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Employee Resource Groups (ERGs) are key to creating more inclusive, successful organizations, especially in light of the racial equity reckoning of the past several months.
But employees active in ERGs have it tough, and many company executives are unaware of the challenges. As a result, organizations are missing opportunities to make the most of ERGs and to recognize the groups as leadership incubators.
These are among the key findings of a new Great Place to Work® case study on ERGs. The research reveals that employees playing leadership roles in ERGs experience far less support for the groups than what company executives believe there to be.
ERG members also tend not see involvement in the groups as helpful to career progress, while business leaders assume that it will be. And when it comes to feeling a sense of belonging at work, there’s a significant divide between ERG leaders and their “executive sponsors”—senior company leaders who pledge to assist ERGs.
This research involved three Best Workplaces and roughly 80 ERG leaders and executive sponsors. We surveyed both ERG leaders and ERG executive sponsors to explore how similar their perceptions were on multiple issues related to diversity, equity and inclusion.
In the months since the murder of George Floyd, ERGs are emerging as a focal point of attention to equity issues in corporate America. ERGs are groups where historically marginalized employees have gathered to offer support to one another.
Members typically volunteer their time to hold meetings, arrange professional development activities and assist in company recruiting efforts.
Image: Voya Financial employees representing Disabilities and Special Needs and African American ERGs.
ERGs also are increasingly vital to business strategy as organizations seek to improve their diversity and inclusion outcomes, innovate more effectively and serve more diverse markets. And many companies have turned to them to learn more about how to create a truly For AllTM workplace, where everyone feels a sense of belonging and can bring the best of themselves to work.
Our study found that ERG leaders are positive about their organizations overall. More than nine in 10 respondents said their companies are consistently taking meaningful actions to create a better society for all.
Still, ERGs leaders face challenges. They typically lack budget, resources, authority and allies, and they feel underappreciated.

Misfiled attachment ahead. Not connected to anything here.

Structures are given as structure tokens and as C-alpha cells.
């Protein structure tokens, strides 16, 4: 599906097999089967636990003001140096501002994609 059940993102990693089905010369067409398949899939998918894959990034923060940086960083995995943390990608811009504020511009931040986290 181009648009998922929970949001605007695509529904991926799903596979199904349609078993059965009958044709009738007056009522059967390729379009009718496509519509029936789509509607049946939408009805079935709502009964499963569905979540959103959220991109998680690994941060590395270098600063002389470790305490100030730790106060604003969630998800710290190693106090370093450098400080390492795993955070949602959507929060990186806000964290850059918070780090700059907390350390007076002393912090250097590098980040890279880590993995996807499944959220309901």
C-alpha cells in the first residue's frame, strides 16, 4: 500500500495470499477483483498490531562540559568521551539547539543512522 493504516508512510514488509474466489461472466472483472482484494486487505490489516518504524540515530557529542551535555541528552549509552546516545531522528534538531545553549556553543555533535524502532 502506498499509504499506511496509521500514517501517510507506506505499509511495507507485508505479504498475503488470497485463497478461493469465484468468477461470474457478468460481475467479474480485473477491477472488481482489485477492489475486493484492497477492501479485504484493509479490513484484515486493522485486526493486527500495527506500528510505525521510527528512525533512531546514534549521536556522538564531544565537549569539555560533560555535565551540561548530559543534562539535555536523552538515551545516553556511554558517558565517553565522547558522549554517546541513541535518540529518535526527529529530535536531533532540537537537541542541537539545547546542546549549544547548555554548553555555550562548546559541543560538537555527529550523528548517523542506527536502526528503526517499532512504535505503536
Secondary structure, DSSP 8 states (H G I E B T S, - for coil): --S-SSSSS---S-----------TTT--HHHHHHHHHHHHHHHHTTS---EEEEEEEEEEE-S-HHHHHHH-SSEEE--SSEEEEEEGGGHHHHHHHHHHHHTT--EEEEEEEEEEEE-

Information about the dearth of resources for ERGs also surfaced during Great Place to Work’s recent For All Now Forum, a gathering of diversity, equity and inclusion leaders. During the September event, one attendee shared this comment: “There’s more spent on a bagel budget than the ERG budget.”
Another participant made a similar point—suggesting that a company may offer a $100,000 donation to racial justice organization but put only $500 into the ERG budget: “Internal and external communications have to match.”
But it’s not just a money matter for ERG leaders. In our survey, 44 percent of the comments implied that work that goes unrecognized and lacks support and engagement from company leaders.
Image: ERGs at Reynolds American provide a network of support that fosters growth and development.
Although ERG leaders are generally stepping up to make their companies better, they have their doubts about how equitably their organizations make decisions about promotions. Just 64 percent of the ERGs surveyed reported that promotions are fair at their company; that’s 10 percentage points below the average at the Fortune 100 Best Companies to Work For.
Finally, size makes a difference when it comes to ERGs. When groups have more people, they have more support and more influence. In our data, when groups have 100 members or more, they are 2x more likely to serve as a strategic resource for their organization.
The takeaways from the research are clear.
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To be eligible for the World’s Best Workplaces list, a company must apply and be named to a minimum of 5 national Best Workplaces lists within our current 58 countries, have 5,000 employees or more worldwide, and at least 40% of the company’s workforce (or 5,000 employees) must be based outside of the home country. Extra points are given based on the number of countries where a company surveys employees with the Great Place to Work Trust Index©, and the percentage of a company’s workforce represented by all Great Place to Work surveys globally. Candidates for the 2017 Worlds Best Workplaces list will have appeared on national workplaces lists published in September 2016 through August 2017.
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The Best Workplaces in Asia List
Great Place to Work® identifies the top organizations that create great workplaces in the Asian and Middle Eastern regions with the publication of the annual Best Workplaces in Asia list. The list recognizes companies in three size categories:
To be considered for inclusion, companies must appear on one or more of our national lists in the region, which includes Greater China (covering China, Hong Kong, Taiwan and Macau), India, Japan, Saudi Arabia, Singapore, South Korea, Sri Lanka and UAE. For the 2021 Asia List, companies ranked on the national list in the Philippines will also be included. Multinational organizations must meet the following requirements:
Multinationals also receive additional credit for their efforts to successfully create an excellent workplace culture in multiple countries in the region. The data used in the calculation of the regional list comes from national lists published in 2019 and early 2020.